Morbidity of Homebound Versus Inpatient Elderly Psychiatric Patients
|Rona Pasternak a2, Andrew Rosenweig a3, Bridget Booth a1, Andrea Fox a1, Richard Morycz a1, Benoit Mulsant a1, Robert Sweet a1, George S. Zubenko a1, Charles F. Reynolds III a1 and M. Katherine Shear a1|
a1 University of Pittsburgh School of Medicine, Western Psychiatry Institute and Clinic, Pittsburgh, Pennsylvania, USA
a2 Thomas Jefferson University, Philadelphia, Pennsylvania, USA
a3 W. A. Foote Hospital, Jackson, Michigan, USA
This study compares the demographic and clinical characteristics of homebound (HB) elders referred for psychiatric services (N = 251) with those of inpatients (IP) admitted to a geriatric psychiatry unit (N = 594). Demographically, HB patients were older (78.8 vs. 74.7 years), were more likely to be women (83% vs. 68%), were widowed (54% vs. 44%), and had fewer years of education (10.3 vs. 11.1), but were similar in race, income, and proportion living alone. Clinically, HB patients had less functional disability, less severe depression, less cognitive impairment, and fewer medical problems. However, they were similar in the distribution of most psychiatric diagnoses except dementia (higher in the IP group) and dementia with depression (higher in the HB group). Outcome data for the HB group over 15 (range, 1 to 38) months revealed medical hospitalization in 20.7%, psychiatric hospitalization in 16.3%, nursing home placement in 9.2%, and mortality in 8.4%. These preliminary data show that the HB group had psychiatric problems that were comparable to those of the IP group but were not as severely impaired.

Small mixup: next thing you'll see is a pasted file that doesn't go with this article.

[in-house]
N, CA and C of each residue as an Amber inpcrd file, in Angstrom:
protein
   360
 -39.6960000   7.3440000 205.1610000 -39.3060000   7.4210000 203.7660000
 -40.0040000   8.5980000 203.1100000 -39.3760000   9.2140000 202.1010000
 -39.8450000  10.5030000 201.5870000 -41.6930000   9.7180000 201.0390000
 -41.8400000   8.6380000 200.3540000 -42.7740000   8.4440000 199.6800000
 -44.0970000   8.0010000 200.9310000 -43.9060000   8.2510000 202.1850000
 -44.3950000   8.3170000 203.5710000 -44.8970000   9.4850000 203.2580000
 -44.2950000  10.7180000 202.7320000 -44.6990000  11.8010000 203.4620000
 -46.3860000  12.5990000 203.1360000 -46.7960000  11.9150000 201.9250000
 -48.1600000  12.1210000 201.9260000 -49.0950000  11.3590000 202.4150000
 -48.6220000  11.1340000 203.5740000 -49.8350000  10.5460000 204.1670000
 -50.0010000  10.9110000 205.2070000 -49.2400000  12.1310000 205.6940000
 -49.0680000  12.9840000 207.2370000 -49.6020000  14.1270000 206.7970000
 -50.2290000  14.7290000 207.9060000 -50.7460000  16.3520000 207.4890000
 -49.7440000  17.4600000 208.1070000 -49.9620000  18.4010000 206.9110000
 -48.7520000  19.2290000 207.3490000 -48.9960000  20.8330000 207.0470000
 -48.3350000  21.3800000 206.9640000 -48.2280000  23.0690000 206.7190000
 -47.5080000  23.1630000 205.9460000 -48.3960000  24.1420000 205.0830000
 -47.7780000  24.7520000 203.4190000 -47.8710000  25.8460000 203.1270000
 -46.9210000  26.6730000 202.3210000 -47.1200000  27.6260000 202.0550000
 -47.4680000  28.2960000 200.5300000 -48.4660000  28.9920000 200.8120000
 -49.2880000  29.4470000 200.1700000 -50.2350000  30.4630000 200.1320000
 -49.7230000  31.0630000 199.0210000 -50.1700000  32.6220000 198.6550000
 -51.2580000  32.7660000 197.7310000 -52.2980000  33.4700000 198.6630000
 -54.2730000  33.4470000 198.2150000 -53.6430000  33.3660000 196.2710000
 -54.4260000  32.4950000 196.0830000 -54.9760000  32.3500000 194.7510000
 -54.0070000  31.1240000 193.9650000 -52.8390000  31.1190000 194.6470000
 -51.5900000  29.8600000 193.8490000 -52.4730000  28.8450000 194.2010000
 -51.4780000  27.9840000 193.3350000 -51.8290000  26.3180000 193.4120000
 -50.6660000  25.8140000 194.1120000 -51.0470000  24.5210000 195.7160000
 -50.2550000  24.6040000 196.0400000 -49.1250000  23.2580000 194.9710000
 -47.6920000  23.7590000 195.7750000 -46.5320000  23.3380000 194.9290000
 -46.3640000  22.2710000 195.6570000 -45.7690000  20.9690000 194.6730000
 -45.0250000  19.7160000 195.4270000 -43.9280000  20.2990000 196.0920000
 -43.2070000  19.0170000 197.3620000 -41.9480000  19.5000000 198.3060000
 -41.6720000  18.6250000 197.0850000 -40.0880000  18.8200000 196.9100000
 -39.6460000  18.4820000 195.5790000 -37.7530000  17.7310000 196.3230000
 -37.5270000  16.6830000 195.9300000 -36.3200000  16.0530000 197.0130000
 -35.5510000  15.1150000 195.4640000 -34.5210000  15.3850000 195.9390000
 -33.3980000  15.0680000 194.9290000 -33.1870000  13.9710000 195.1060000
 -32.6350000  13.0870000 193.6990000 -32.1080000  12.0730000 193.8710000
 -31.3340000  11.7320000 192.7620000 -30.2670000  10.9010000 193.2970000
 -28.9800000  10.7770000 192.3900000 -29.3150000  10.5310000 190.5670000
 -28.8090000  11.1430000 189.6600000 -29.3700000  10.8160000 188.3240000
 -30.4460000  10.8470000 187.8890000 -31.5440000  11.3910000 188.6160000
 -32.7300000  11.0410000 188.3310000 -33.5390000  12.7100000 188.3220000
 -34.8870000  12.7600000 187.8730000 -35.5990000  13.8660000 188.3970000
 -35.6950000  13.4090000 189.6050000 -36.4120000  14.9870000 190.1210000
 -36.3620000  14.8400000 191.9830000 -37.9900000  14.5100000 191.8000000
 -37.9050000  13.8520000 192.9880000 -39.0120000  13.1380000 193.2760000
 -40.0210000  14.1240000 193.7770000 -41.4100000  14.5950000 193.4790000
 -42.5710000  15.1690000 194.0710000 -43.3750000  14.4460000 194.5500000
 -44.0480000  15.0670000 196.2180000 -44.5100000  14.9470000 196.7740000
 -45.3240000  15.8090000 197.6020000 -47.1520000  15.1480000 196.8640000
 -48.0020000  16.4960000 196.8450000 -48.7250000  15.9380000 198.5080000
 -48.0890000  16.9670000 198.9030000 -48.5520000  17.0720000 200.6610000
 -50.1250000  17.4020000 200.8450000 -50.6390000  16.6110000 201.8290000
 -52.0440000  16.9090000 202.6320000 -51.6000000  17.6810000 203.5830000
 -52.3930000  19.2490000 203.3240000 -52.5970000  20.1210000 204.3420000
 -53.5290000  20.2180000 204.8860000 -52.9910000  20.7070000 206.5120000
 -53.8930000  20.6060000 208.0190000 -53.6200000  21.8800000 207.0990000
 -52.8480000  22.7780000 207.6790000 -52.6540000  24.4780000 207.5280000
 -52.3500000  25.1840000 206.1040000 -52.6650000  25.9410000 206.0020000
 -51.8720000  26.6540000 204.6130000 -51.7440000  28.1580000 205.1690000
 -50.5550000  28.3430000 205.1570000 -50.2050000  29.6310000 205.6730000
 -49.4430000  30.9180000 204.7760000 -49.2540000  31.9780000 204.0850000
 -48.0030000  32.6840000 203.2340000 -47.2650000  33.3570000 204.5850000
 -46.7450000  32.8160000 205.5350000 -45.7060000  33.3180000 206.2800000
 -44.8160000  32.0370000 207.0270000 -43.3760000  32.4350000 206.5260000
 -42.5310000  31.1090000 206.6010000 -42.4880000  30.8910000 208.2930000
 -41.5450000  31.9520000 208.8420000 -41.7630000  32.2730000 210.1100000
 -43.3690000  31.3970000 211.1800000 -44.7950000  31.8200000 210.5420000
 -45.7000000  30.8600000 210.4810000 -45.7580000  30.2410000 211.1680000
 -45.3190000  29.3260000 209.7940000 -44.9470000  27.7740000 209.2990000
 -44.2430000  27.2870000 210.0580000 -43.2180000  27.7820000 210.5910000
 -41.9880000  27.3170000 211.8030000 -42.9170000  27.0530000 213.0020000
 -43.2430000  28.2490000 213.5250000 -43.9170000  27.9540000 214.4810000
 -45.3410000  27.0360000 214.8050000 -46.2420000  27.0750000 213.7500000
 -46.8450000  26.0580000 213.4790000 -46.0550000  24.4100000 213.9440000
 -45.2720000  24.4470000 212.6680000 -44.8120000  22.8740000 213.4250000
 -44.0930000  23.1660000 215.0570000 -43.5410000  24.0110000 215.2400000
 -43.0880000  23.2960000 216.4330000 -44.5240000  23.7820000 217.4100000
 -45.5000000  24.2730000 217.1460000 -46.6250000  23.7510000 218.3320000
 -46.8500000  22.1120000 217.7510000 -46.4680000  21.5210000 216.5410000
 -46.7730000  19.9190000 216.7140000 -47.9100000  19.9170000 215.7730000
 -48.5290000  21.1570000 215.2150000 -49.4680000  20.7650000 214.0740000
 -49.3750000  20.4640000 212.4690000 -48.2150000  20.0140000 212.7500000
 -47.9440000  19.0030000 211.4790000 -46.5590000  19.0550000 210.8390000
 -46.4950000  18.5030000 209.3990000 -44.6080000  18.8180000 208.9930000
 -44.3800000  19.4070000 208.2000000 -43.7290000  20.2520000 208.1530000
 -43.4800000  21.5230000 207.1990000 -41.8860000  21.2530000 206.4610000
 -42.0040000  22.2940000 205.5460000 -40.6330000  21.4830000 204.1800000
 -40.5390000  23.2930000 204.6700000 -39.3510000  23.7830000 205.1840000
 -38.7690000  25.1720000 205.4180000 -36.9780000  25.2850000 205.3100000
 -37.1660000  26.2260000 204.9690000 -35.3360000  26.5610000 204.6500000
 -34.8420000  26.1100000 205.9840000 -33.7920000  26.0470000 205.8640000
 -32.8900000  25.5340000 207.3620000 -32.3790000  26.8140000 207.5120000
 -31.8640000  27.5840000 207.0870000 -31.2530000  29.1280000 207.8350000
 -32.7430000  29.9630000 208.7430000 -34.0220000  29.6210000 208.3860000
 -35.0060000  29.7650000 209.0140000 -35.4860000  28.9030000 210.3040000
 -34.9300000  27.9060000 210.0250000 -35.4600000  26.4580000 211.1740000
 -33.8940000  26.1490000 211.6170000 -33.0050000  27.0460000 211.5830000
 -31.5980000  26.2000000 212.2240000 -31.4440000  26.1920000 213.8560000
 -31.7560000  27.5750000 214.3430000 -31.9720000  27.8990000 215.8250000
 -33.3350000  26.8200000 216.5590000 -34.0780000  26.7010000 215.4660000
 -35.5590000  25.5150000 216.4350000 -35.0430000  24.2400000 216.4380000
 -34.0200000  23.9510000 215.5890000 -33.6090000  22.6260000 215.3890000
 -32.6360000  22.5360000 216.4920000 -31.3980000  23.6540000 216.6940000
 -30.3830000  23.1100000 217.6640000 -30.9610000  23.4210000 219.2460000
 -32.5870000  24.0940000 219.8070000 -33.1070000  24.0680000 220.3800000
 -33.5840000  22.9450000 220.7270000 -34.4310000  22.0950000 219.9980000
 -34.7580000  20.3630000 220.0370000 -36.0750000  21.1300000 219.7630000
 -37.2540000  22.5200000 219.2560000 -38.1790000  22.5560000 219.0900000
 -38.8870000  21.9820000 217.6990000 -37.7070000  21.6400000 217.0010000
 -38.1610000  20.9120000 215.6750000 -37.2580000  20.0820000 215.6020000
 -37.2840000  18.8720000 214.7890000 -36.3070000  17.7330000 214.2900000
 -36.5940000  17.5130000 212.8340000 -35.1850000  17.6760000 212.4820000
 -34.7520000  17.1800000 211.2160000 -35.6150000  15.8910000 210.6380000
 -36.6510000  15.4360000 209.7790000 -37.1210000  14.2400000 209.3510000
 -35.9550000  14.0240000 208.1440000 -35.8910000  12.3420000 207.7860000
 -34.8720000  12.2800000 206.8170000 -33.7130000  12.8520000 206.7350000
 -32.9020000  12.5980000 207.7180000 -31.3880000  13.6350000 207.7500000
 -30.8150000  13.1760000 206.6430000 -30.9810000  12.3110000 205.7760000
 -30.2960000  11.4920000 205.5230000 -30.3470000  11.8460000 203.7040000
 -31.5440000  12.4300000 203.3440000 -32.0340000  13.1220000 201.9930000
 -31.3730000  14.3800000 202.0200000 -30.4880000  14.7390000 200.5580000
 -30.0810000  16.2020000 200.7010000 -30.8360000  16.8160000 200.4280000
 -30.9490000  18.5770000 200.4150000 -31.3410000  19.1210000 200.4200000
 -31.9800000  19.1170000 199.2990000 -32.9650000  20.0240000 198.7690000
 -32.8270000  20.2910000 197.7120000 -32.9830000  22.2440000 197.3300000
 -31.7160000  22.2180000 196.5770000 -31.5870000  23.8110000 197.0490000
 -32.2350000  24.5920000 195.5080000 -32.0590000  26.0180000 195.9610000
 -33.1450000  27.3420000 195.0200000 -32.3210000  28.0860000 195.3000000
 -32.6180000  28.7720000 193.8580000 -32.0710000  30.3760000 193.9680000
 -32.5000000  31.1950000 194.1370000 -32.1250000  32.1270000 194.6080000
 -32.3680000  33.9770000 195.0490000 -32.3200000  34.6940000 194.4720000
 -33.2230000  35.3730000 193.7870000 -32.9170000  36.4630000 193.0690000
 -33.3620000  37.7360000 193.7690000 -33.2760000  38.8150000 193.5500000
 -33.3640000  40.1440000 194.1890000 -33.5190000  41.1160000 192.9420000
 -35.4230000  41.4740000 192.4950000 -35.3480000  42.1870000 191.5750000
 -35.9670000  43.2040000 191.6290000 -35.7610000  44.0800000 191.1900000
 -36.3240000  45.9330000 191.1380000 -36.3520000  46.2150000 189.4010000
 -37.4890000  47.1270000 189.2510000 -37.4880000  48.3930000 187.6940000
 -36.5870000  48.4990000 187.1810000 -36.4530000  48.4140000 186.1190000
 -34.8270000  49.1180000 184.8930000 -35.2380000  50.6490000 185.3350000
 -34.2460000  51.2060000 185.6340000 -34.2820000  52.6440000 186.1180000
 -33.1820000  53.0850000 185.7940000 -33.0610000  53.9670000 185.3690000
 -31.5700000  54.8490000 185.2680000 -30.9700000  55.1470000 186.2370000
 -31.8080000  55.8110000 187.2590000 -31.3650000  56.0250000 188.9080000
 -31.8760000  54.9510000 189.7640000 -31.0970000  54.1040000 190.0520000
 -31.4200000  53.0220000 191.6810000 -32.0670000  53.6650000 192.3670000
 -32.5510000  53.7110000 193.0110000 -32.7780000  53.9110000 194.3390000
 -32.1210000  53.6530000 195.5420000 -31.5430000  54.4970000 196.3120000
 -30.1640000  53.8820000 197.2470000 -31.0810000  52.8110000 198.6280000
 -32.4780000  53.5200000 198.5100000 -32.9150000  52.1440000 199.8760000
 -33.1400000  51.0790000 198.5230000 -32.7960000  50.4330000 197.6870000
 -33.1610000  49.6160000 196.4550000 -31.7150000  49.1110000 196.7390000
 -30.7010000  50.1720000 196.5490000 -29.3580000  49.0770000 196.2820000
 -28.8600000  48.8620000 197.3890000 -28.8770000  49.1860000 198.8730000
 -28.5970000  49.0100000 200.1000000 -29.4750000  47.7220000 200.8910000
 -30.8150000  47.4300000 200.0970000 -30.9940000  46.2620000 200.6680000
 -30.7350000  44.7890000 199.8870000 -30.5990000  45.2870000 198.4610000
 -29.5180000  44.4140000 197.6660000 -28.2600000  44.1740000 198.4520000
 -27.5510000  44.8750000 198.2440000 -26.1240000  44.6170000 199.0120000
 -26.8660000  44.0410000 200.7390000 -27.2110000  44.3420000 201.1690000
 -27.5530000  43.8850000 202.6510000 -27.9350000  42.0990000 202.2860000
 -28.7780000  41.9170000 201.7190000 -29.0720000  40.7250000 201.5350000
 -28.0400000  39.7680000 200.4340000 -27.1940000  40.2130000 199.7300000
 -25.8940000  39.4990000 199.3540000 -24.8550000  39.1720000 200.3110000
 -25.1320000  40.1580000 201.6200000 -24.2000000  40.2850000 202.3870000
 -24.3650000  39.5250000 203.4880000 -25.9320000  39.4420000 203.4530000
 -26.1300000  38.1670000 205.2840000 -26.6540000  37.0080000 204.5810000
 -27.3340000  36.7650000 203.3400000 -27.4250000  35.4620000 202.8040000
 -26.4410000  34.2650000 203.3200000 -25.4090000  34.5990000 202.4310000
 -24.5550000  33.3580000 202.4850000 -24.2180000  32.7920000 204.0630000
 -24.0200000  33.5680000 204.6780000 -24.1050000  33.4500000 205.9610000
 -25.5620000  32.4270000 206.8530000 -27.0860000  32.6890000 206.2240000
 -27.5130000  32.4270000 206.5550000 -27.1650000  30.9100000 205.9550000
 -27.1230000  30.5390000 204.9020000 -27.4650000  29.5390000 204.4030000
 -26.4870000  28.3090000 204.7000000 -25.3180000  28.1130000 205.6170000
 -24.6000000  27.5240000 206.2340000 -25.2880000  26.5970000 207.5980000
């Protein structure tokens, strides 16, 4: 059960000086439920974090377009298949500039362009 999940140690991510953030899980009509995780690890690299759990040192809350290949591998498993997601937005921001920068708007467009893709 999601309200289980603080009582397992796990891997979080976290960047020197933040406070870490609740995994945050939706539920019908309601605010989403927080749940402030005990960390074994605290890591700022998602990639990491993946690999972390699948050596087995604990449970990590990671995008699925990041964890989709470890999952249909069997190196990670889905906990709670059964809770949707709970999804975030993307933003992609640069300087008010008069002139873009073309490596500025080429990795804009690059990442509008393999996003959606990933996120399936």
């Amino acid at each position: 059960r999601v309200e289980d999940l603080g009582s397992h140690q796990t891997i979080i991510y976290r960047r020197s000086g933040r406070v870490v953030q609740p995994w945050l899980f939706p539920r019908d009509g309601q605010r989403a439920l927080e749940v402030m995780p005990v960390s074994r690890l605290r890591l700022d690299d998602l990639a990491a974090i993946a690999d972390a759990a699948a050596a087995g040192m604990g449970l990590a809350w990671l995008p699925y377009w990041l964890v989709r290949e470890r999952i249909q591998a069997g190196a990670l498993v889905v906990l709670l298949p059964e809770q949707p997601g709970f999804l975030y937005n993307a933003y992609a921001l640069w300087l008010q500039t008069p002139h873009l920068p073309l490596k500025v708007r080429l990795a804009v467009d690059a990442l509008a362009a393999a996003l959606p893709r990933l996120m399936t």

(Received July 22 1997)
(Accepted March 9 1998)